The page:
Scott Morrison to announce $1 billion for Great Barrier Reef

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Scott Morrison will announce $1 billion over nine years for ground and water programs for the Great Barrier Reef when he visits the area on Friday.

The Prime Minister said the $1 billion would extend the federal government’s investment under the Reef 2050 Plan to more than $3 billion.

“Funding will support scientists, farmers and traditional owners, backing in very latest marine science while building resilience and reducing threats from pollution in our oceans and predators such as the Crown of Thorns starfish,” he said.

“We are backing the health of the reef and the economic future of tourism operators, hospitality providers and Queensland communities that are at the heart of the reef economy.”

Read more: 5 major heatwaves in 30 years have turned the Great Barrier Reef into a bleached checkerboard

Last year the government successfully fought off an international move to have the reef placed on the list of “in danger” world heritage sites because of the threat climate change posed. The reef has suffered repeated bleaching.

After an intense lobbying campaign by Australia the World Heritage Committee decided instead “to observe further developments in the coral reef off the Australian coast closely”.

Australia was asked to submit a progress report on planned protective measures. The report is due next month.

The timing of the package’s announcement is in the context of Australia’s continuing attempt to convince the committee it is making every effort to preserve the reef.

The committee has ordered a scientific inspection of the reef, although no date has been set.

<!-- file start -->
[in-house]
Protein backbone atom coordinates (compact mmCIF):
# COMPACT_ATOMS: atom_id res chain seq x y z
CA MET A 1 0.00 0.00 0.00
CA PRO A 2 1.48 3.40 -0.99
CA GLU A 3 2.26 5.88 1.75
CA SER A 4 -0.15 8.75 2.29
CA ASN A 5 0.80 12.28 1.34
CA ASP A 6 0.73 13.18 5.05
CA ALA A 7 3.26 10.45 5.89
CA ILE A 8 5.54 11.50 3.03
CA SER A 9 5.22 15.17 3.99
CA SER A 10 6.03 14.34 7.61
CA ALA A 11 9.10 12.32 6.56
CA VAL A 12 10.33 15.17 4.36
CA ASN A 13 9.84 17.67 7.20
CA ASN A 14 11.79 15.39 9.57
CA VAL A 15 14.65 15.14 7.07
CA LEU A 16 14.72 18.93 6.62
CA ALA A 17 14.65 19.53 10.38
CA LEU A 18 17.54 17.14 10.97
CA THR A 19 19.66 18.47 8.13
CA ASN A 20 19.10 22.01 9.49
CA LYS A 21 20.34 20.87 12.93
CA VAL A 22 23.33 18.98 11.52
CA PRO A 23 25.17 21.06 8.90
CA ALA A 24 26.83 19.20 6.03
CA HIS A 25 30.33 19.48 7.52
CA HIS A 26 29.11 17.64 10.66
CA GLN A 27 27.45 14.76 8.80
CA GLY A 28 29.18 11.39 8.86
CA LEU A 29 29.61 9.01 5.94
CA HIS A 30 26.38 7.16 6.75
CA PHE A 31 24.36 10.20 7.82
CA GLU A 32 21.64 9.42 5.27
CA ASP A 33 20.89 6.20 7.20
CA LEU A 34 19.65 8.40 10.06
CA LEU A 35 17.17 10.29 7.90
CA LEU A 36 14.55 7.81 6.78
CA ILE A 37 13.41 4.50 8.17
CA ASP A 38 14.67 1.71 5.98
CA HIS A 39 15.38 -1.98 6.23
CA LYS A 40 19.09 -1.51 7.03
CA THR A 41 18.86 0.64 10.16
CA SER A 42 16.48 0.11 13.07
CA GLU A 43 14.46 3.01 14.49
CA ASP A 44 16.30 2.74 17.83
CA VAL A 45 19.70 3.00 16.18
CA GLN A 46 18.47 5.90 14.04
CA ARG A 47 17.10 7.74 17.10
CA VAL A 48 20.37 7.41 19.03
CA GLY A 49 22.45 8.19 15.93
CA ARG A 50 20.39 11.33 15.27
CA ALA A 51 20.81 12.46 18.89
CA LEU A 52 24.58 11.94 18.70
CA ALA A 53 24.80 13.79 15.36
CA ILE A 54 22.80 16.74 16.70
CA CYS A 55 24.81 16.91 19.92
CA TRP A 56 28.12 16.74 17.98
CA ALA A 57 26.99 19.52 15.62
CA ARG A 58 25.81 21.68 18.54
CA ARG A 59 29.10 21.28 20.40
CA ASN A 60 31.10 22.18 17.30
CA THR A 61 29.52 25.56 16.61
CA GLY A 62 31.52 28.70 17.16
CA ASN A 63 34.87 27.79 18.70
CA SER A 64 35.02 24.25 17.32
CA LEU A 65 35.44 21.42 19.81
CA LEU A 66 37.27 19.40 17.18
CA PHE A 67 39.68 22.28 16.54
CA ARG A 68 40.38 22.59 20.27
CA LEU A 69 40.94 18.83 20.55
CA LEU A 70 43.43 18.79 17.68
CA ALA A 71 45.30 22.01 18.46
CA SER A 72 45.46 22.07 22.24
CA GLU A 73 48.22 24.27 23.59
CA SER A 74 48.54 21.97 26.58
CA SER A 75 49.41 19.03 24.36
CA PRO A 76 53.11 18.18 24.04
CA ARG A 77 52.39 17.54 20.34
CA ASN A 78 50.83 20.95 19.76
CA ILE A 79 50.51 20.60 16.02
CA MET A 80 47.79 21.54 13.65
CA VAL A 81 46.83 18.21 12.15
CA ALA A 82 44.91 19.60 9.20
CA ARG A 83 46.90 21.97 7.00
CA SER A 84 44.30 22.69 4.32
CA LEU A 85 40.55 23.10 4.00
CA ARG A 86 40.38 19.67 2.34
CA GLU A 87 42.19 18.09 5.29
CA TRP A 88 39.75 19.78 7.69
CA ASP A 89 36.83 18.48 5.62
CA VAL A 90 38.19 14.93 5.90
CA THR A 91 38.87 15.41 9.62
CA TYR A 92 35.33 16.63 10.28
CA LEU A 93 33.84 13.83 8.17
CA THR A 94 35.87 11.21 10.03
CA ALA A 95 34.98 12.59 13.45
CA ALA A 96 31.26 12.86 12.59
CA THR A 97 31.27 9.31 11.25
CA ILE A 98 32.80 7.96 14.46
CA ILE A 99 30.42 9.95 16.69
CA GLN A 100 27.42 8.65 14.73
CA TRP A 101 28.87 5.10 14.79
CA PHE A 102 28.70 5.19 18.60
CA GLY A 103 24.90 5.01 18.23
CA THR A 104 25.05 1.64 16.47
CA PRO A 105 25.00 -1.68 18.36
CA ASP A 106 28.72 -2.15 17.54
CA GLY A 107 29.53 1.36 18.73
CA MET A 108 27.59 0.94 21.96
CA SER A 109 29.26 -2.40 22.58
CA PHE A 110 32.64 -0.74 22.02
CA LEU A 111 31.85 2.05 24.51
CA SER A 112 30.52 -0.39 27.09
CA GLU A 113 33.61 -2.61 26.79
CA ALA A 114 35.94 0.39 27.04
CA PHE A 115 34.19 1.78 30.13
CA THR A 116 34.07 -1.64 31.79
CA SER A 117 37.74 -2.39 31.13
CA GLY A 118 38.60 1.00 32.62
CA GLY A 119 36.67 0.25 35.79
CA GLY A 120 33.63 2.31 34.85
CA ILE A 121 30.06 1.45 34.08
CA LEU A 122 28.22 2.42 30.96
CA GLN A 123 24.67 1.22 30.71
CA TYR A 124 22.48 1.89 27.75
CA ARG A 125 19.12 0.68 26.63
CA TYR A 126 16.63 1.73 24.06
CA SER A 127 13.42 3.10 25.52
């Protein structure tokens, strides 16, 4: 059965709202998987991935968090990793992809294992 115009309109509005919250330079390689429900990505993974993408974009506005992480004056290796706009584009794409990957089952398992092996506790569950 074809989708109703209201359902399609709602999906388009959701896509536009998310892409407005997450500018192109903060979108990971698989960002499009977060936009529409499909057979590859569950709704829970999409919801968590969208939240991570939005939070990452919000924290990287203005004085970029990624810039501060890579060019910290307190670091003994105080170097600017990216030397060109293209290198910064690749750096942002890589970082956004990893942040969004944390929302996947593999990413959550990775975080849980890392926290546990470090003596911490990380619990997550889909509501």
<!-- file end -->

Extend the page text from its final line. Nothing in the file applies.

Read more: Is Australia really doing enough for the Great Barrier Reef? Why criticisms of UNESCO’s 'in danger' recommendation don’t stack up

fish peers out from anemone
The World Heritage Committee has ordered a scientific inspection of the reef. Shutterstock

The package comprises:

  • $579.9 million for water quality – working with land managers to remediate erosion, improve land condition and reduce nutrient and pesticide runoff

  • $252.9 million for reef management and conservation, including reducing threats from Crown of Thorns Starfish, implementing advanced health monitoring systems and the preventing illegal fishing

  • $92.7 million to research and use world leading reef resilience science and adaptation strategies

  • $74.4 million for traditional owner and community-led projects including species protection, habitat restoration, citizen science programs and marine debris.

The Great Barrier Reef is in the Liberal seat of Leichhardt. The seat is marginal although its member, Warren Entsch, has enjoyed a strong personal following.

Read more: Not declaring the Great Barrier Reef as 'in danger' only postpones the inevitable

This article is republished from The Conversation is the world's leading publisher of research-based news and analysis. A unique collaboration between academics and journalists. It was written by: Michelle Grattan, University of Canberra.

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Michelle Grattan does not work for, consult, own shares in or receive funding from any company or organisation that would benefit from this article, and has disclosed no relevant affiliations beyond their academic appointment.

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